Shortage of family doctors leaves Hochelaga-Maisonneuve residents in the lurch

Montreal's Hochelaga-Maisonneuve neighbourhood is in dire need of family doctors as local clinics struggle to attract and retain general practitioners in the area.

Montreal neighbourhood has hard time attracting, retaining general practitioners, say local MNA and doctor

Community members gather in Hochelaga-Maisonneuve to demand more family doctors in the area. (Nav Pall/CBC)

Montreal's Hochelaga-Maisonneuve neighbourhood is in dire need of family doctors as local clinics struggle to attract and retain general practitioners in the area.

Dr. André Dufour, who works at the CLSC on Ontario Street East, says the community clinic is scrambling to provide medical services to residents amid the growing shortage.

"It's a problem of attrition, of the aging of doctors who have worked here for several years and not replacing them," he told Radio-Canada.

Parti Québécois MNA Carole Poirier said there are only four family doctors to serve 56,000 residents — and only two of them currently take on walk-in patients.

"We call this a medical desert," she said.

Five rallies have been organized in Hochelaga-Maisonneuve to shed light on the issue, including one this Sunday. But Poirier admits the situation hasn't improved.

Without local family doctors, many patients are forced to seek medical attention elsewhere, but that shouldn't be the case, said Dufour.

"It's difficult to ask people who are old and don't have a lot of financial resources once they are sick to travel at six or seven in the morning to try their luck in Rosemont," he said.

"To get in a car that they don't have or a taxi they don't have the money for to get there to see if maybe they will be seen. That's a huge scandal."

Hochelaga-Maisonneuve is being called a 'medical desert' because of its lack of doctors. (David Donnelly/CBC)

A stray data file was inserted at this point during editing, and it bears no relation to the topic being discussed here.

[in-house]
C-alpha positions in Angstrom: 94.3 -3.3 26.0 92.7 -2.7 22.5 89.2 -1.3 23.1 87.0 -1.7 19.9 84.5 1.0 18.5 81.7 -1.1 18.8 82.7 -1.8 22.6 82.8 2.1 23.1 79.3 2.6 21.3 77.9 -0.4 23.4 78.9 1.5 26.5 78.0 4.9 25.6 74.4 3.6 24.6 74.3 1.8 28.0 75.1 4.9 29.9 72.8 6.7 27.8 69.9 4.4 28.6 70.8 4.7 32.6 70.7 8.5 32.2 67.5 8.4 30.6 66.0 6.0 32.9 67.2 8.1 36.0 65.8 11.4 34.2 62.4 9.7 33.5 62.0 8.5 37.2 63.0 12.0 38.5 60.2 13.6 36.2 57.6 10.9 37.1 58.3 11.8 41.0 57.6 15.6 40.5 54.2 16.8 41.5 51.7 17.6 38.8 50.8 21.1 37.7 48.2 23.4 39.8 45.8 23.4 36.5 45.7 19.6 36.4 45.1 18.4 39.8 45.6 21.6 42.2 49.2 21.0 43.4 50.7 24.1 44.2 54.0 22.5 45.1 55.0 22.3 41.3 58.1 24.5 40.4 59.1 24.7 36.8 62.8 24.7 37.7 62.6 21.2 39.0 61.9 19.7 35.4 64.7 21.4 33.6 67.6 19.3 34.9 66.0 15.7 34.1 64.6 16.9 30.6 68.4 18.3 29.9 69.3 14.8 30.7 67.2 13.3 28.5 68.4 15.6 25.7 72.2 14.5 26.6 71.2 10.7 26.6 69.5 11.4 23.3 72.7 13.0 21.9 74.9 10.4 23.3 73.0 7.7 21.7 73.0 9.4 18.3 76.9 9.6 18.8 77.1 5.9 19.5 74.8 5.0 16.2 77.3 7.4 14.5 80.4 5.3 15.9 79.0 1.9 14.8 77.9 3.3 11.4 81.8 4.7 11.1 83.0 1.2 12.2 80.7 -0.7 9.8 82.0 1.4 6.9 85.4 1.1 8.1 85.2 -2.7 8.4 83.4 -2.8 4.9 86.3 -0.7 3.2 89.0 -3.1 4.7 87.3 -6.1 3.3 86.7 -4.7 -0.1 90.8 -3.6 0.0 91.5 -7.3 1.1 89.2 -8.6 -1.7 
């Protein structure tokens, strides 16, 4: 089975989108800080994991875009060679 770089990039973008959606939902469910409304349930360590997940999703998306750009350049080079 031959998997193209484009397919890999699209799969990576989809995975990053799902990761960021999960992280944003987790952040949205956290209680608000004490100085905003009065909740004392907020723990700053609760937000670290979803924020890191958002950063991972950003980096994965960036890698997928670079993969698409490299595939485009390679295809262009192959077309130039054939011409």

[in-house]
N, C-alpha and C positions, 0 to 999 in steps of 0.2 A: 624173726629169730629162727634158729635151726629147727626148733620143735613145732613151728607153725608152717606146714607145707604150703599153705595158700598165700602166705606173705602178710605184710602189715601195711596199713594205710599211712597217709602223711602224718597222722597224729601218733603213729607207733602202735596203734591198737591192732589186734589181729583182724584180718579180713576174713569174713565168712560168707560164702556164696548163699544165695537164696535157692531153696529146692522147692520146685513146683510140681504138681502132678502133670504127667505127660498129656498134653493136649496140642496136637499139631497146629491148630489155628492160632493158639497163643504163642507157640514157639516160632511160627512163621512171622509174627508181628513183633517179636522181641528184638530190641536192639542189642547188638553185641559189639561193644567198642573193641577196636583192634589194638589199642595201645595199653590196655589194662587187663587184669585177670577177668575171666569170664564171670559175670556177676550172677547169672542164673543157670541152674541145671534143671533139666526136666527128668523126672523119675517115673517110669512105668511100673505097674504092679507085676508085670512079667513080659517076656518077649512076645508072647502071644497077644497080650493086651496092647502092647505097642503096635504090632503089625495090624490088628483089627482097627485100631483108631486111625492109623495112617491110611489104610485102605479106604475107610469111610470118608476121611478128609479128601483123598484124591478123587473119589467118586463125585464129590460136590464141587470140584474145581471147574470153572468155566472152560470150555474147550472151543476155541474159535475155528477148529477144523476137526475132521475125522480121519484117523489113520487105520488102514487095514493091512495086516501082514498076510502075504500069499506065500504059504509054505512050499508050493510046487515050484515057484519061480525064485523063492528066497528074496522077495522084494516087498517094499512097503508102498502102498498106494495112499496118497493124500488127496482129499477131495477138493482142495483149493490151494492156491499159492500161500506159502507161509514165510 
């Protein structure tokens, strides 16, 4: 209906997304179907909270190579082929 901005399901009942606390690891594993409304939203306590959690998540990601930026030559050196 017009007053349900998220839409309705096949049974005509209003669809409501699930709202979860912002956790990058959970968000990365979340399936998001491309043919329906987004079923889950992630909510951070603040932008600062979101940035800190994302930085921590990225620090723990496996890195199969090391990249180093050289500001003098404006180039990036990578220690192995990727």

Why is it so hard to attract doctors?

For patients like Diane Godbout, the shortage leaves her in the care of a handful of different doctors when she needs medical attention. She had a general practitioner, but he retired.

"Doctors don't know us," she said. "They don't know our file. They know nothing."

While Dufour recently called on family doctors to work in the struggling neighbourhood, only a few general practitioners responded.

With the help of three doctors, Dufour said they will now be able to provide a half-day of a walk-in clinic each month as of May. 

"It's a start," he said.
Dr. André Dufour works at the CLSC in Hochelaga-Maisonneuve. He says the area has a hard time attracting and retaining new family doctors. (Radio-Canada)

General practitioners aren't interested in working in the neighbourhood because they want to work at hospitals or superclinics, according to both Dufour and Poirier.

Superclinics are open longer and pool together more resources in the same place. Many of them offer blood testing, diagnostic imaging and other specialty services either on the spot or nearby.

"We built a CLSC and we have no doctors in our CLSC, because there's no radiology clinics, because there are no related services," said Poirier.

The provincial government announced the opening of two new superclinics in Montreal earlier this month — but Hochelaga still won't have one.

While Health Minister Gaétan Barrette told Radio-Canada the area is a priority for the province, he can't force Montreal-based general practitioners to specifically practice in Hochelaga-Maisonneuve.

But there is still hope that ongoing community efforts will help draw doctors who want to make a difference in their field.

"It depends on why they chose medicine, is it to be useful? If it's to be useful then we go where people need us. It's as simple as that," said Dufour.

With files from Nav Pall and Radio-Canada